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Discussion Starter · #1 ·
Rescue gun.

Courier in .32 NP

A previous owner attempted to remove the finish from the frame and cylinder. Stocks are rough, but medallions replaced. Go figure.

Mechanically sound. Should be interesting.




Bill
 

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Congrats, these are kind of fun little guns as far as shooting goes. At 11 oz., one can also carry it and forget you have it on you. You can search for pre-66 agent stocks that will be the same as courier stocks. Let us know what you think of it shooting qualities if you fire it.
 

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I have a Courier in 22 cal. with a similar problem with the anodizing on the frame. (the 22 has a steel cylinder) The rest of the gun is near perfect. From what I have seen, Colt had some real issues getting the finish right on these early alloy frames and consequently, very survived with a good finish. A lot of them, like mine, wind up with a kind of purple tint on the alloy frame.

I had thoughts of getting mine refinished by Ford's until one of the forum members posted photos of a Courier Ford's had refinished for him. The gun looked terrible- as if the frame had been spray painted. I don't know if that one gun is a fair representation of their work but it was enough to convince me not to send mine. I decided to leave mine as is, purplish finish and all.

 

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The problem is that the alloy parts cannot be re-anodized if the steel parts are in place. Removing the barrel is very risky on an alloy-frame, due to the risk of cracking the frame and/or the frame threads coming out with the barrel.

You will have to live with it as is, or paint it. I have had some success with "Aluma-Black," but it will not "take" if any trace of the original anodizing exists. You have nothing to lose by trying it, except a few bucks to buy the product.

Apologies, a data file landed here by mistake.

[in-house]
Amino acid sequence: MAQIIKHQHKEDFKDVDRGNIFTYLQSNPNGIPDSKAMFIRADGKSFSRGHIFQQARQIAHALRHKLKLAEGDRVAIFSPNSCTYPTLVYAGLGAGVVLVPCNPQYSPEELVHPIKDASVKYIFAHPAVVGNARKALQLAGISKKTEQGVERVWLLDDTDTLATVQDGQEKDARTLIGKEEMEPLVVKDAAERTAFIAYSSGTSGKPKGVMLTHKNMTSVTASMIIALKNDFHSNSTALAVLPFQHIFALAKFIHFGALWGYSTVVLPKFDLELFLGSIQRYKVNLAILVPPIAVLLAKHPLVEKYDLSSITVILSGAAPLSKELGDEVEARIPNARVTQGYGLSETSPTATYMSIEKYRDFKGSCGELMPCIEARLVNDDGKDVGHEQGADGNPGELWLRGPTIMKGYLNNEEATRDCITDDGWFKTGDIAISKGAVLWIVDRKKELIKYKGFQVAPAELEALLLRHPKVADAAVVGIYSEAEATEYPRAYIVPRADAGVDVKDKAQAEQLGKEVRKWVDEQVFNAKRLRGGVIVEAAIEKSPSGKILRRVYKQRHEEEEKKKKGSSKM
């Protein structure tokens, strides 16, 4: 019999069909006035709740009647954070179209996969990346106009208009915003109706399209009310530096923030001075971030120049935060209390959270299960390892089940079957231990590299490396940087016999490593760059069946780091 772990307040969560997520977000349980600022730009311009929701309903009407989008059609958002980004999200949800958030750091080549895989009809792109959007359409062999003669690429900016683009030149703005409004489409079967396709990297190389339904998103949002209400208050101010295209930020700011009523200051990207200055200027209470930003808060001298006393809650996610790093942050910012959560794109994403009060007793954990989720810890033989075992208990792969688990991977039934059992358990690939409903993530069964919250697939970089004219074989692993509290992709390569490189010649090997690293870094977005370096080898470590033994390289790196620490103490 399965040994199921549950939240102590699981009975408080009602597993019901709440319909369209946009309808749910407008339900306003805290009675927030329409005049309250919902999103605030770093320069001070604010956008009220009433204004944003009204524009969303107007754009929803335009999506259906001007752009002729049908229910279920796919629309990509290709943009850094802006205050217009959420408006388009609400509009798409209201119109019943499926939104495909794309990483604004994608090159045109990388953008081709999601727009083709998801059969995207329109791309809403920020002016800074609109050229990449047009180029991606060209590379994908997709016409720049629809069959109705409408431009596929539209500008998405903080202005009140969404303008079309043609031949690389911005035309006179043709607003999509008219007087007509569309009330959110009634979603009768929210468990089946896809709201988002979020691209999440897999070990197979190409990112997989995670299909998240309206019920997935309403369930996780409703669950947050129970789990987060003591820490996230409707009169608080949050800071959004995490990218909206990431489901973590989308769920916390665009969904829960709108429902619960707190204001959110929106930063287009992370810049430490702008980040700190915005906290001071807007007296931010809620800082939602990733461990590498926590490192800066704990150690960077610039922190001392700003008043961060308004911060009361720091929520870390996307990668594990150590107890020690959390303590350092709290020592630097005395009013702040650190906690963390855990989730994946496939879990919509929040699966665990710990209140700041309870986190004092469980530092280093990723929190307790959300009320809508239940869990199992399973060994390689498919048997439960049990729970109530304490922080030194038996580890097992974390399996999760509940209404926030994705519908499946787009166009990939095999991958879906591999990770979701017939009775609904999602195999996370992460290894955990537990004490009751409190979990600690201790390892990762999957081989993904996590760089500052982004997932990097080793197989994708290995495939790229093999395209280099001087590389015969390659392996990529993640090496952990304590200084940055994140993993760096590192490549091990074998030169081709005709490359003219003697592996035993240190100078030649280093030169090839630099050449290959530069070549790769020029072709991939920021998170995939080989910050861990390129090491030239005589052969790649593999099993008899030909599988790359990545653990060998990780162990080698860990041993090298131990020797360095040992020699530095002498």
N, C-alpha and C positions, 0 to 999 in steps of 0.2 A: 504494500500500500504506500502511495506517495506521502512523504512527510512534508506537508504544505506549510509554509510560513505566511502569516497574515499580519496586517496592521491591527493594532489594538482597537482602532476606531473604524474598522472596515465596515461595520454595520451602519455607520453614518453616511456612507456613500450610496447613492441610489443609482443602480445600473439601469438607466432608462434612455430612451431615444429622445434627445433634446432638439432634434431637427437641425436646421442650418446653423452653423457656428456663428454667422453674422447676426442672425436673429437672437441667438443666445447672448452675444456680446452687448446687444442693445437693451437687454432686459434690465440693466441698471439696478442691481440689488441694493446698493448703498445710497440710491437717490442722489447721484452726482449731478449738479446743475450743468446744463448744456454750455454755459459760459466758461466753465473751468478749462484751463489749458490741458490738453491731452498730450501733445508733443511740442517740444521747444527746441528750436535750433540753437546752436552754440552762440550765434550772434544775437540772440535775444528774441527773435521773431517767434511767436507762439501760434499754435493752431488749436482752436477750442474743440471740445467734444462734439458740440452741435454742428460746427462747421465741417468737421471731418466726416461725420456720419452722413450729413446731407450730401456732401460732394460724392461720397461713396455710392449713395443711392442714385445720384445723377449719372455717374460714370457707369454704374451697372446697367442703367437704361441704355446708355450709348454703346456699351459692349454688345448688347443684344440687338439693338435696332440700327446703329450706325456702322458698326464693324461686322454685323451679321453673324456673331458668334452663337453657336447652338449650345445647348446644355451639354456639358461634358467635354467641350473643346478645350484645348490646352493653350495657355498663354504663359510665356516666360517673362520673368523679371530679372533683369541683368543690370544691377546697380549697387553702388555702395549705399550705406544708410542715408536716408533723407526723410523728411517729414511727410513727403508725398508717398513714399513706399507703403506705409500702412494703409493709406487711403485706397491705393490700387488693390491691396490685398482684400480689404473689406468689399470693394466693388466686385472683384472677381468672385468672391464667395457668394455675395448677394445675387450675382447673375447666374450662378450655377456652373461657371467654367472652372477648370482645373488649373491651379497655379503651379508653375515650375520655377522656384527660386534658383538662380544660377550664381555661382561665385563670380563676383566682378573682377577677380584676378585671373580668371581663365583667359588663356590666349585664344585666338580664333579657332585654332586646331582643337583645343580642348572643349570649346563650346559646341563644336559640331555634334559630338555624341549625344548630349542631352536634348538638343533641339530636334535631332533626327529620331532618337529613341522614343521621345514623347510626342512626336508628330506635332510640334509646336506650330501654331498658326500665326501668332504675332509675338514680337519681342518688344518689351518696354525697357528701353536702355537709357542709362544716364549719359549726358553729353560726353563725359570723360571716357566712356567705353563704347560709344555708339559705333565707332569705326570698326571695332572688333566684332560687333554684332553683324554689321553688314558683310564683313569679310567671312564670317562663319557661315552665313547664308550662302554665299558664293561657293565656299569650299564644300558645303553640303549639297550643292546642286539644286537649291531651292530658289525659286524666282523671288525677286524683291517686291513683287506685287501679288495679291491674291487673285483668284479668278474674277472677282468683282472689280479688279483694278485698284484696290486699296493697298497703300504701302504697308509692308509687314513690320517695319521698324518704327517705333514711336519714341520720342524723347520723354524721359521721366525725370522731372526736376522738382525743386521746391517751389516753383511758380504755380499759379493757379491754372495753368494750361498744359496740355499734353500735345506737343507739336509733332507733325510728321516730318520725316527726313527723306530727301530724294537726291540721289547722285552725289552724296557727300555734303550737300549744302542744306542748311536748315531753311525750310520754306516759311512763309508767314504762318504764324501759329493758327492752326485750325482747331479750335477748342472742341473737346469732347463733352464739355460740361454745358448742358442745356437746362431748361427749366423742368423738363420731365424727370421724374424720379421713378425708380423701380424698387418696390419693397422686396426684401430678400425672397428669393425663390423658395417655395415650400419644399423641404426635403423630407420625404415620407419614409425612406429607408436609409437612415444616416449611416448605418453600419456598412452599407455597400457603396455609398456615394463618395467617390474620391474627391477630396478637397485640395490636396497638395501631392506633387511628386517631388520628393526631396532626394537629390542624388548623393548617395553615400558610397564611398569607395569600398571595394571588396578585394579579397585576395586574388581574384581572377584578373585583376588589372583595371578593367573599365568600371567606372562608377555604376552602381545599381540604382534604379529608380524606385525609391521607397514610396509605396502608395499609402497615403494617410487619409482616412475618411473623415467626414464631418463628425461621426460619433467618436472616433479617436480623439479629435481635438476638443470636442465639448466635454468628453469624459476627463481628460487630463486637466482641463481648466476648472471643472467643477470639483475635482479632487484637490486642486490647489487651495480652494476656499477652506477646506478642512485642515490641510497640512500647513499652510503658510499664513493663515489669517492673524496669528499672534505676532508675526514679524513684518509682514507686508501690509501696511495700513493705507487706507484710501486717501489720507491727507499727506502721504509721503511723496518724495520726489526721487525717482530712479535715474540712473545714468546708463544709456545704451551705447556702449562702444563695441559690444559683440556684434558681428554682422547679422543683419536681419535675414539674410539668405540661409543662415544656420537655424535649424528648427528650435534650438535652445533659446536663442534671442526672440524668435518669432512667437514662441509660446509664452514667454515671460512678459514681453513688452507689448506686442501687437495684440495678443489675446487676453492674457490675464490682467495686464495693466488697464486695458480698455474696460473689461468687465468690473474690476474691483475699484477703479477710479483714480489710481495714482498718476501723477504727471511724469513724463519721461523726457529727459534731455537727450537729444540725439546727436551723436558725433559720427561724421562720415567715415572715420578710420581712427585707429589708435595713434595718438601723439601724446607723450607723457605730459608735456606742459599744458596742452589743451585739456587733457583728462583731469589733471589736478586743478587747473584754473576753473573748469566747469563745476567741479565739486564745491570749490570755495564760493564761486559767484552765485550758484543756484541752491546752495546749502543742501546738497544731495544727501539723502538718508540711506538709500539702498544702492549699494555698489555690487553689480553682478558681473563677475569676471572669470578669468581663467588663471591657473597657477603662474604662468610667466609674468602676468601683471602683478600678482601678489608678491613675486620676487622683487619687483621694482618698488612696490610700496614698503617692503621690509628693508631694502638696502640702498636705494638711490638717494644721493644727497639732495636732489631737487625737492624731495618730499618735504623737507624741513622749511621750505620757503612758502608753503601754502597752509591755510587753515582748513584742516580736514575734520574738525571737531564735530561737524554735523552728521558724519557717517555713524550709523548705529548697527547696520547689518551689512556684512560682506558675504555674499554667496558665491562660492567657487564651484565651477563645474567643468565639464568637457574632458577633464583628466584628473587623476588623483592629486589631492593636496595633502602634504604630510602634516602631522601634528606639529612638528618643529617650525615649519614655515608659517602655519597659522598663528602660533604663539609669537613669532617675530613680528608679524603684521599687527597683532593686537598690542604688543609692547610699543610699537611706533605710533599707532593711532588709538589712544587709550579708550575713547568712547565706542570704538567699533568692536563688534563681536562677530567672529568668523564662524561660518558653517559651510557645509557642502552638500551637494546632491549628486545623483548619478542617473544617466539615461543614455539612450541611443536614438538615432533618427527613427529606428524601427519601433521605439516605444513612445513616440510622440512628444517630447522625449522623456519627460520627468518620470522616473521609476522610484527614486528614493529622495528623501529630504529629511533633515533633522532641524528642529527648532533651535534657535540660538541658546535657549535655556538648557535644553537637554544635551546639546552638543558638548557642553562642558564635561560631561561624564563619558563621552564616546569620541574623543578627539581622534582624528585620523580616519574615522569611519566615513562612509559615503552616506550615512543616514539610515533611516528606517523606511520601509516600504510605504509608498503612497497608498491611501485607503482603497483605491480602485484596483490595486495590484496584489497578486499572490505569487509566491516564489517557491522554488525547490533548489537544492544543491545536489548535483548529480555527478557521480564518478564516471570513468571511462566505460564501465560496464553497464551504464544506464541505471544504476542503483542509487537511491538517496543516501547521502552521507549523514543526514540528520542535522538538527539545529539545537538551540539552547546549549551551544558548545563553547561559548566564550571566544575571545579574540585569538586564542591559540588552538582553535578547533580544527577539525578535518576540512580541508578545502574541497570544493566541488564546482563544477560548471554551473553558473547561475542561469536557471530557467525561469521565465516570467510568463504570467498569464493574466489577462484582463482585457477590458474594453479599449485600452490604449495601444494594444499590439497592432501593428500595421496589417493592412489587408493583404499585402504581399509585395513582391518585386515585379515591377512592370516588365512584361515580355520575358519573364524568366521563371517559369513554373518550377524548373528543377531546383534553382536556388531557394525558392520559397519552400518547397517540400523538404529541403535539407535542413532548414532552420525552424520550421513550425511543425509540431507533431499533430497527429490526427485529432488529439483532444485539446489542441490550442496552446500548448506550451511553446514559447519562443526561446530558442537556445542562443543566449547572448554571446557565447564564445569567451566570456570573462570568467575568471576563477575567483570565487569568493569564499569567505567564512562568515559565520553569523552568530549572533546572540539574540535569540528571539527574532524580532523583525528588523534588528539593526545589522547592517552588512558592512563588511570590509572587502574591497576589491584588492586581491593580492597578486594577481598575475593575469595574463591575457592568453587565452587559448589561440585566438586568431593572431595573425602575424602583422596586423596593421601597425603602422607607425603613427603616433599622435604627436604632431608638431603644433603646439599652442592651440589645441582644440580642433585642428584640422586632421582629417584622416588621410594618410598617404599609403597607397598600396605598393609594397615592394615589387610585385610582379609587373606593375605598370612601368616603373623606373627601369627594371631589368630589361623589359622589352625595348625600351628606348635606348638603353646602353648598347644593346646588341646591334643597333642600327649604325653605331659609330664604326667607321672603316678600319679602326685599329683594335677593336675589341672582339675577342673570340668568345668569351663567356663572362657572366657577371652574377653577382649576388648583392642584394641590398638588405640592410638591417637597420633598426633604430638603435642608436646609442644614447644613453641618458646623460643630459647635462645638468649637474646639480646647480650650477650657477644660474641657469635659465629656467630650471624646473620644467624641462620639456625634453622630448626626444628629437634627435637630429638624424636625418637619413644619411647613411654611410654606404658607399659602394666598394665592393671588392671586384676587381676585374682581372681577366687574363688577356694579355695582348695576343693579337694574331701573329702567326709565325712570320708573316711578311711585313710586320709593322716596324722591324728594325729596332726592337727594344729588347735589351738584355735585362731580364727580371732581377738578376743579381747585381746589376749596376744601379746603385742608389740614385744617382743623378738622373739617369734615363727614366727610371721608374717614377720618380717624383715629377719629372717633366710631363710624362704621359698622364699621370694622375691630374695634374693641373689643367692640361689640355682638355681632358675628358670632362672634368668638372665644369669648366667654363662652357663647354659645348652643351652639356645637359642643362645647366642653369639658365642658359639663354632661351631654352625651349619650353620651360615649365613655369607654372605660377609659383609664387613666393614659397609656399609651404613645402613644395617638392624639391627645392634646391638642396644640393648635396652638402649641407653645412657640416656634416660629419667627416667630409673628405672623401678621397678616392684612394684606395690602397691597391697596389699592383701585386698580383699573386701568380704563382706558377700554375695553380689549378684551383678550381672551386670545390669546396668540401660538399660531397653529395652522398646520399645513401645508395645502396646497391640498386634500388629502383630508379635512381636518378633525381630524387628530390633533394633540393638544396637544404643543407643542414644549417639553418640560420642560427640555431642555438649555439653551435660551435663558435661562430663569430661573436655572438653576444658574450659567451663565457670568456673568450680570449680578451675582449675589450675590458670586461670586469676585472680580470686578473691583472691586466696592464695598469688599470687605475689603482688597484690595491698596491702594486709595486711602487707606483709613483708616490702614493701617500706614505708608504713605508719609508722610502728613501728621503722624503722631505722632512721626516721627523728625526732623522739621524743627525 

Too bad, since the .32NP Couriers are scarce.

(Apologies to anyone offended by my "delivery.")
 

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Discussion Starter · #9 ·
Here's the "after" photo. Not satisfied with the sheen/texture on the frame cylinder. Tried to get to semi-gloss, but ended up with satin. Steel parts were cold blued with Oxpho. Re-checkered and re-finished the stocks. Not Swamprat quality, but have to start somewhere to learn the skill...



Here's the "before" photo



Bill
 

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I think you did a very credible job on the recheckering of the stocks. May I suggest next time you restore Colt stocks you use a dark or medium/dark Walnut stain? They will come out matte, which is how they should appear from the factory.
 

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Discussion Starter · #12 ·
I think you did a very credible job on the recheckering of the stocks. May I suggest next time you restore Colt stocks you use a dark or medium/dark Walnut stain? They will come out matte, which is how they should appear from the factory.
Thanks for the suggestion. I'll try that next time. Used Minwax Olde Maple poly on this set.

Bill
 

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Discussion Starter · #13 ·
Pardon my ignorance, but what did you use on the frame. The revolver looks very nice. The stocks look very nice, wish I could do that!!
The frame is refinished with Duracoat. Two part lacquer from Lauer. Thought their gloss black was too glossy, but semi-gloss was too flat. Tried 50/50 since I had both on hand. I think that 75 gloss /25 HK semi-gloss may have been a better choice, but once Duracoat sets up, its tough to remove.

Bill
 

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WDKline did a job that deserves compliments considering that he used a paint. I went on record stating I would have left the gun just as it was, but it is his choice. Nothing but a perfect factory anodizing would have been acceptable for me, and that simply isn't done at Colt and S&W anymore. But I try to respect what another person wants to do with his own property.

Collecting semantics aside, your finished product looks quite attractive. I hope you are pleased with it.

I can tell you he did a better job with paint than Ford's did reanodizing Bullstone's Courier, and he spent a lot more for that job than paint costs.
 
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